RHYE @ Chevron Gardens gets 8/10

Rhye @ Chevron Gardens
w/ Lucy Peach, Rabbit Island
Sunday, February 24, 2019


For an artist not widely known in Australia, Rhye pulled an impressive crowd of all ages for a Sunday during a busy time of year. The Canadian’s flawless falsetto has obviously impressed many who’ve heard it. He is also known to many thanks to featuring on UK producer Bonobo’s track Break Apart, from the superb 2017 album Migration. And live with his full band he was even more impressive; stunning and silencing the Sunday massive with his angelic tones.

Lucy Peach

It was a night of fine voices and harmonies, as local chanteuse Lucy Peach charmed the early crowd inside on the main stage with her sweet and sharp songs and banter, while outside Rabbit Island performed on the Gardens Stage, followed by DJ Chicken Wing who had an excitable little crowd dancing with an awesome all vinyl set of old funk and soul, digging deep into her crates for some rare grooves. The outside beer garden area was buzzing, with many groups camped out making the most of the balmy Sunday evening in this great, sprawling and well equipped venue while it lasts.


Much like Bonobo, Rhye has assembled an impressive live band of talented musicians to fully flesh out his sound. An array of instrumentation filled the dark stage that was washed out in red, pink and purple tones, and just after 9pm, the band walked out, followed by Rhye, so casually dressed in a baggy sweatshirt, rolled up jeans and sneakers, that the crowd momentarily didn’t notice. As they did they broke into applause, though they were silenced again as the band kicked in softly with Verse. At the first note of Rhye’s voice following the instrumental opener, there were cheers, so impressed were the crowd to hear that voice break the silence live in front of them.

While his voice is quite extraordinary live, Rhye (aka Mike Milosh) has an interesting, slightly awkward, stage presence. He is central to the band, as they watch him for cues, like a conductor. He closes his eyes as he sings, pitch-perfect, at times holding a note so pure it sounds like a flute. You can see he’s totally immersed in the music, as he grooves around on the stage, occasionally moving over to play the keyboard, or bang a couple muted, towel-covered drums. He cam across occasionally as tense, but only because he seems to be such a perfectionist, always paying attention to how everything sounds, and even went over to speak to the sound desk sometimes.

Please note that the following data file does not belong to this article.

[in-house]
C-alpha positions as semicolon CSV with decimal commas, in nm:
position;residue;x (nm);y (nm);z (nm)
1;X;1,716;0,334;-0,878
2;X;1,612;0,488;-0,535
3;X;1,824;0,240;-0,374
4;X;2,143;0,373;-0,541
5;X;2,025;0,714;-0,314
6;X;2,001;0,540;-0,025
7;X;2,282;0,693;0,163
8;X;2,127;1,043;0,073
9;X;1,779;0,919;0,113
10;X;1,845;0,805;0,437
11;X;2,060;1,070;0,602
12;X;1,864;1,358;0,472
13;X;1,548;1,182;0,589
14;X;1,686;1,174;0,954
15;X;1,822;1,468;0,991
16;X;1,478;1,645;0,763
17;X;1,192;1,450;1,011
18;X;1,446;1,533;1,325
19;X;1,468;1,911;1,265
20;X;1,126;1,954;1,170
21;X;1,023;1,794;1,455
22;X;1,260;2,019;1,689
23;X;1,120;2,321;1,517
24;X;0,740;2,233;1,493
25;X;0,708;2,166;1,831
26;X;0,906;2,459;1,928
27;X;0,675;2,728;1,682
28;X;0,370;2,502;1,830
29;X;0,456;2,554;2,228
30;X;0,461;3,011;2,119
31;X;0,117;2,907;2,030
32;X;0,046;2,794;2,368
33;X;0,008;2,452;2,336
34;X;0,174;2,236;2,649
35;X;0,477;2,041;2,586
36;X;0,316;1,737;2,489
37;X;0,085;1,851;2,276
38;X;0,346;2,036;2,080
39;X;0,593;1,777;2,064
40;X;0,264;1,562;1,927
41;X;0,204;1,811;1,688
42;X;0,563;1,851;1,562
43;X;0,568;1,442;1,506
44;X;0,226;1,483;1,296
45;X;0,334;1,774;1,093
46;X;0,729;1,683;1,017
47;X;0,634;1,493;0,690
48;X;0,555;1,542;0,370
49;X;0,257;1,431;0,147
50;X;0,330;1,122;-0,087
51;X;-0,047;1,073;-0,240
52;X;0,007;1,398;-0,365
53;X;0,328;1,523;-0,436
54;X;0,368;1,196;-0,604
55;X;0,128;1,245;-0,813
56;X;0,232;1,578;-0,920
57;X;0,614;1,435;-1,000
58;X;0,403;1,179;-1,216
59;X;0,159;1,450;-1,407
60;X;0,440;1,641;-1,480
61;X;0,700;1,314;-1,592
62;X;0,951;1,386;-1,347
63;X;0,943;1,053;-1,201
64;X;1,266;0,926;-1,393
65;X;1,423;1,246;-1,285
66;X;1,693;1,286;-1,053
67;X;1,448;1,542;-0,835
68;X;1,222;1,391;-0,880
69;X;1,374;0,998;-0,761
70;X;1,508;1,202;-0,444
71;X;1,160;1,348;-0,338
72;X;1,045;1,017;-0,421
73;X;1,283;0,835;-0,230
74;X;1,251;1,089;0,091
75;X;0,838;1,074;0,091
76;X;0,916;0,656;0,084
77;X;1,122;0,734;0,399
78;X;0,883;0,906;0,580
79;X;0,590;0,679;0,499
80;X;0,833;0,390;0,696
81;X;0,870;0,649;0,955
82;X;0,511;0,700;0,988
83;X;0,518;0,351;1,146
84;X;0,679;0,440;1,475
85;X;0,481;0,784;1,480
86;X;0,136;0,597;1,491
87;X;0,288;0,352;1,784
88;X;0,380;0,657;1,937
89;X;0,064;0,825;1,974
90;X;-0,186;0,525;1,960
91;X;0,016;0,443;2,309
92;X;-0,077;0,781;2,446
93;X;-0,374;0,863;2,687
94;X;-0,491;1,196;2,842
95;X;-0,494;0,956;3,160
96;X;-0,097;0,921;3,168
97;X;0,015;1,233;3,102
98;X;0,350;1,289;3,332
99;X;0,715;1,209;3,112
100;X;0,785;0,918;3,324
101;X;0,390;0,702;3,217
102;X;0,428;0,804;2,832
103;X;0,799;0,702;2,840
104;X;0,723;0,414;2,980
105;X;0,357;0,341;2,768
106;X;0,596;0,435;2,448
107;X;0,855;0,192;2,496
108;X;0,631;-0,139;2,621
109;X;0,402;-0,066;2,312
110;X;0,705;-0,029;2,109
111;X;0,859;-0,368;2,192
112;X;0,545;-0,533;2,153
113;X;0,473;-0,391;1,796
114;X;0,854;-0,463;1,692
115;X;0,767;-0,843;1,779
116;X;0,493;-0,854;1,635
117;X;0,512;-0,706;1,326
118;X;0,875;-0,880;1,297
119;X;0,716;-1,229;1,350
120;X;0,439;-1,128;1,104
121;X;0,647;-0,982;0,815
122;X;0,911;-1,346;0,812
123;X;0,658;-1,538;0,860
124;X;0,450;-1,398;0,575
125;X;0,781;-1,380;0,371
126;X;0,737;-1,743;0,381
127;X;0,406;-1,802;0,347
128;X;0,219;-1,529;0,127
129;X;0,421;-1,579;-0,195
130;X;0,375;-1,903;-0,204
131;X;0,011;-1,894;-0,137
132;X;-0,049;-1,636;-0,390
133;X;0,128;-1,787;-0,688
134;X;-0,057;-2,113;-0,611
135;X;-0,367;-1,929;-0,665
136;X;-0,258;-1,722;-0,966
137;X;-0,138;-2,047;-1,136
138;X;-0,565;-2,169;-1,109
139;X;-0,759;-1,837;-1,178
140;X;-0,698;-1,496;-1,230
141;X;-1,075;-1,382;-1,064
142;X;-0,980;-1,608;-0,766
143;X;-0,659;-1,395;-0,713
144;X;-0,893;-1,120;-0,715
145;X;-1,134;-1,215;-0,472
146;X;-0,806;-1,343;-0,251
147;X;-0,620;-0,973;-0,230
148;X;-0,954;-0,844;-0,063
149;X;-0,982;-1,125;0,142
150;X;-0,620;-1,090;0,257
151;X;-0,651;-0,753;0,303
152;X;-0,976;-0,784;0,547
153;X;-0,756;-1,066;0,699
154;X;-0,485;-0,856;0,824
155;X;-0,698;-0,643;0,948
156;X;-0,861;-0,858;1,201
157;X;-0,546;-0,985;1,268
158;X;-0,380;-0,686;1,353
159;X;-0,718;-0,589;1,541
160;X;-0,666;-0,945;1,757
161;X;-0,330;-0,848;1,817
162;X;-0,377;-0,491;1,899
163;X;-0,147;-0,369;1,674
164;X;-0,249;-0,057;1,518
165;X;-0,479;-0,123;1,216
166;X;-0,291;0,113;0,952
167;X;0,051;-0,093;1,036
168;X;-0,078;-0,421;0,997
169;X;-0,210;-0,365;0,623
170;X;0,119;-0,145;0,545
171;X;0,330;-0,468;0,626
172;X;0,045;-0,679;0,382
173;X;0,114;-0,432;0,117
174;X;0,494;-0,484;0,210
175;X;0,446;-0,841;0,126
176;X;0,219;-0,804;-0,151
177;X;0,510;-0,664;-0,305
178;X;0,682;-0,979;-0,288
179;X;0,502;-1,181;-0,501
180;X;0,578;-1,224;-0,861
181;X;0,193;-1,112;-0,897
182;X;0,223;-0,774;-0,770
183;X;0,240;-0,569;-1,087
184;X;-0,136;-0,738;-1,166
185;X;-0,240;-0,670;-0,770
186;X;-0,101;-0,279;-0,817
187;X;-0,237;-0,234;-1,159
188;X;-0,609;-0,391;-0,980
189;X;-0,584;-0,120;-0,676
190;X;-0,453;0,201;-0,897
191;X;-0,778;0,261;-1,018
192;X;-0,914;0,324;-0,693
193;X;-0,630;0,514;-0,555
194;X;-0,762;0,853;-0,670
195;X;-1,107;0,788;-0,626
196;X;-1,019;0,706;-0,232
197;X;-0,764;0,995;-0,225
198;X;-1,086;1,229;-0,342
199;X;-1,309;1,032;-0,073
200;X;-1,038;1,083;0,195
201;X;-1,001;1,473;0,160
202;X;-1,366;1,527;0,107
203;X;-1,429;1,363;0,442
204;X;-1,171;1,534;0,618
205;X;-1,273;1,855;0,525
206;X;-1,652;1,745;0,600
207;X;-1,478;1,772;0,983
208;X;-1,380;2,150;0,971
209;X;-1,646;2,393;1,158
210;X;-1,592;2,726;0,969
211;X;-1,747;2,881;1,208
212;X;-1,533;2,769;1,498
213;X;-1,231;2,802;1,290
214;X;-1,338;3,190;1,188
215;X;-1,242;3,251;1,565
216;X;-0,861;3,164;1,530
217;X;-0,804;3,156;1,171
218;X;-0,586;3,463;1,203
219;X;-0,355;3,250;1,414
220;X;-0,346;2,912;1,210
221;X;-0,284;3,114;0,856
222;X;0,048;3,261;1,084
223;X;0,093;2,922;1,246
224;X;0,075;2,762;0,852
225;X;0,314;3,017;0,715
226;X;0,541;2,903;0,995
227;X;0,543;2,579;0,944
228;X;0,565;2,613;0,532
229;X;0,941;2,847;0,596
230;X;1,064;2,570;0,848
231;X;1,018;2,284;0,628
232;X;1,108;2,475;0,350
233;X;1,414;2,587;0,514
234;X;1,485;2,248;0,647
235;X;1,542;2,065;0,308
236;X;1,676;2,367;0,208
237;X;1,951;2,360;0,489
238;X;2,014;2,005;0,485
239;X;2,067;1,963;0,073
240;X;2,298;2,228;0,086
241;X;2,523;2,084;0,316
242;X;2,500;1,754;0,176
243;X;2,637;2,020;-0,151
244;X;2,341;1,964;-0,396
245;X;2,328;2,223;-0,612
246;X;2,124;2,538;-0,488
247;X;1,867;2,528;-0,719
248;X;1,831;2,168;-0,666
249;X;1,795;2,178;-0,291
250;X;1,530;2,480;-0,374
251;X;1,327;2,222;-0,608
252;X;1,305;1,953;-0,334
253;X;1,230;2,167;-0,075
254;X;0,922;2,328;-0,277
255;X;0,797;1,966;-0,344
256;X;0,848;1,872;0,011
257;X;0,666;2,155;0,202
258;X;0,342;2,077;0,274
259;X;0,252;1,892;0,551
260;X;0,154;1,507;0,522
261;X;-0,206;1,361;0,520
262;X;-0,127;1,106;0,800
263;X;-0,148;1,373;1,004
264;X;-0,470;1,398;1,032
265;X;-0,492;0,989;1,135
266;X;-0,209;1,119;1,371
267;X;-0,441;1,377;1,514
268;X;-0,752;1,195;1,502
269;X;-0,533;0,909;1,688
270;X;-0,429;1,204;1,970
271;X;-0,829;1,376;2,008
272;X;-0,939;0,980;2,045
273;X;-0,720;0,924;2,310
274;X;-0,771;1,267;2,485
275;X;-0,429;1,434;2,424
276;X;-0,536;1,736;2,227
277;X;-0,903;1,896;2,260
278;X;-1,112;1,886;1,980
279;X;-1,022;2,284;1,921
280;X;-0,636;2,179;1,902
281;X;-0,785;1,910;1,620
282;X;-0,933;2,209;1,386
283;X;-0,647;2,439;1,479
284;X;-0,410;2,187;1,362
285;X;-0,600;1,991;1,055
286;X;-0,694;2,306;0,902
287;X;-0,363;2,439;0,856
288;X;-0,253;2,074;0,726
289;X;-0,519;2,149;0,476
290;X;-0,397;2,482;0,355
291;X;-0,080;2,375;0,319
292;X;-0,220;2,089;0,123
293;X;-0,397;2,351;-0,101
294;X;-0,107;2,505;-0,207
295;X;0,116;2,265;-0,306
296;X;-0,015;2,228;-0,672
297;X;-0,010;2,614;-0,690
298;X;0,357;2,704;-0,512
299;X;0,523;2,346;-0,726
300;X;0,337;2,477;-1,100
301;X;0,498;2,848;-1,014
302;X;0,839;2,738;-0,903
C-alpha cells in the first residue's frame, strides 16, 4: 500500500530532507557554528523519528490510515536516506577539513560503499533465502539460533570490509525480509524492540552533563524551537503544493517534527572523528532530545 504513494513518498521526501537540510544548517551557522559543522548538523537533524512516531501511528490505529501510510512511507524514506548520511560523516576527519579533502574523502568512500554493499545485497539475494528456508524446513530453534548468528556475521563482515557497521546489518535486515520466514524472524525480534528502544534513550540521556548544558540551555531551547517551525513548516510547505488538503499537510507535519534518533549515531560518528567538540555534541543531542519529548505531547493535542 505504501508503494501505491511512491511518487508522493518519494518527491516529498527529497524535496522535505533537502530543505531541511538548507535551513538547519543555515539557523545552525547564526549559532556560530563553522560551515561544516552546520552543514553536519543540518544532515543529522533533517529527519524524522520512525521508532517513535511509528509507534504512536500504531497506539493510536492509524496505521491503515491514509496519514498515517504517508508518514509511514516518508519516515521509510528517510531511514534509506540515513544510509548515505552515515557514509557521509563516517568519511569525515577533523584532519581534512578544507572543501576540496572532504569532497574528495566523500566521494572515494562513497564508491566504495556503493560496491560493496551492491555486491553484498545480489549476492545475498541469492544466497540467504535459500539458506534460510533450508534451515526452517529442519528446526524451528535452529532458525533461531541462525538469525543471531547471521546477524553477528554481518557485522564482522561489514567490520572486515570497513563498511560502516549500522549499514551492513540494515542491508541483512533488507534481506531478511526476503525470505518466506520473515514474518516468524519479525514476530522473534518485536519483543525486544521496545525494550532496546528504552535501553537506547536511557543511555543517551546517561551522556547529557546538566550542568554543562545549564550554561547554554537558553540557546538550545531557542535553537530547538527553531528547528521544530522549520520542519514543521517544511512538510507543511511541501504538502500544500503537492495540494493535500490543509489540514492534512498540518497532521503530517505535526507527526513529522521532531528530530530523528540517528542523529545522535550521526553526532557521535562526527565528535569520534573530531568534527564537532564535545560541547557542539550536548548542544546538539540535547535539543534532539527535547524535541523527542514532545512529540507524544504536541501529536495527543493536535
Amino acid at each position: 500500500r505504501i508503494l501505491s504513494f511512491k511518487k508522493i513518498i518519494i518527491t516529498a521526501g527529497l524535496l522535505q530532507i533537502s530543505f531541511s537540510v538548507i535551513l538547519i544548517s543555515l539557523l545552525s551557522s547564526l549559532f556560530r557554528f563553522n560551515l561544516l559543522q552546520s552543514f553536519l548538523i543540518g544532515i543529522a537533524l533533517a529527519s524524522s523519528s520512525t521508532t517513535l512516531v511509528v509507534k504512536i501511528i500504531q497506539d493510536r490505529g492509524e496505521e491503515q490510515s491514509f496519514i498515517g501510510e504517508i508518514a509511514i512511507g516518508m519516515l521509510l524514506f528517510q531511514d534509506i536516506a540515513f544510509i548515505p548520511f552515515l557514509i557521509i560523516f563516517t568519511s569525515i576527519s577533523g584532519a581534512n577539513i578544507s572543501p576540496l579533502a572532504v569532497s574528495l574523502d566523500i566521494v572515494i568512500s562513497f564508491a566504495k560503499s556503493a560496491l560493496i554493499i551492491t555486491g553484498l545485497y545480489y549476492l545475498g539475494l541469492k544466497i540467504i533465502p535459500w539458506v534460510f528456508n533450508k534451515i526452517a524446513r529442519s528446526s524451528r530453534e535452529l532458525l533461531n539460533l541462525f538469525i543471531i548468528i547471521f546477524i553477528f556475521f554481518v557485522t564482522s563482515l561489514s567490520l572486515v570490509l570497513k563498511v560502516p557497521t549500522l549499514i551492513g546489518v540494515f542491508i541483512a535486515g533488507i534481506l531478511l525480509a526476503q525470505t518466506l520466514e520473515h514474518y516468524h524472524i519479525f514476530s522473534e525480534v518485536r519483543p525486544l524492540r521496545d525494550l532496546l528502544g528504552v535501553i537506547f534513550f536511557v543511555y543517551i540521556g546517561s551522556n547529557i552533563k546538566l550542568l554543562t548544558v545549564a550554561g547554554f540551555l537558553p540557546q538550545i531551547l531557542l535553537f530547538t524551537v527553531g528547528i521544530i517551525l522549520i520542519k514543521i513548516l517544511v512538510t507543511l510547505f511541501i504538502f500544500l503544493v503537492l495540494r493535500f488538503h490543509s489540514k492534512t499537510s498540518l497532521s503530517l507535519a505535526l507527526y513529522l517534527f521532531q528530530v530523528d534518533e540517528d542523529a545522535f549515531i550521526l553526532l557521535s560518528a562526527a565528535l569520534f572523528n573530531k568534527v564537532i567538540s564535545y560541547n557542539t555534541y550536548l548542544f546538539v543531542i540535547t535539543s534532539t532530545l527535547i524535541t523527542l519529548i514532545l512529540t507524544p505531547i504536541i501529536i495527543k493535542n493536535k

They played a great extended live version of Please, breaking down the “Keep me all of you sugarcane”, getting a clap-along from the crowd. Seeing him singing live, his voice has a more warm personality. His studio recordings are smooth, but they can be a bit clinical with their production. He’s actually better live – his voice, along with the incredibly tight full band, who give the songs a bigger, more organic sound, with real deep jazzy soul and R&B vibes.

There was a cool Rhodes keyboard player, a guitarist with some mean licks, that knew how to play his part, a super-funky bass player, drummer, as well as a cello and awesome violinist. A more bombastic number followed that showed off the string section, as they built to a huge orchestral peak at the end.

The lush, downtempo house grooves of The Fall from his debut 2015 album Woman enticed cheers, as its chilled piano roll floated through the night sky, before they picked things up with the more upfront and funky sounds of Last Dance, that features a real groovy bassline reminiscent of Bill Withers’ Lovely Day, and featured an amazingly epic wah-wah pedal violin solo that built to a crescendo.


He then announced they’d be playing a couple tracks off new EP that is out next week, and they were both great and in fitting with his high standard. One featured an awesome solo from the guitarist, showing his versatility, and the second saw the bass player up the fuzz bass to the max, and saw Milosh on keys again – it really built at the end and lifted the mood.

They busted out their big tune Taste from his most recent 2017 album Blood with its big Daft Punk bumping bassline and another big guitar solo. Then they took it back to one of his first big tracks, the heart-breakingly beautiful Open, Milosh’s ability to sing so softly and understand in falsetto, yet with impact, was impressive.

Checking the clock, he said they only had time for one of two more, and was struggling to decide what to play – several of the crowd yelled out for the gentle love ballad Song For You, but they picked it up with the upbeat Hunger, before pleasing the crowd and finishing with Song For You, with Milosh breaking it down at the end, stripping away the instruments until it was just him singing over some finger-snapping. The raw beauty of the moment was tangible. He beckoned the crowd to click along, and repeat the drawn out lyric with him, “Ohhhhhh, I feel your heart baby”.

A magical, transfixing, first-class evening of song and voice. Rhye is a real talent and it was so great of the Festival to bring him out for an intimate performance like that. Hopefully we’ll see him again soon, and he can charm a whole new audience with his golden tones.


Photos by Linda Dunjey

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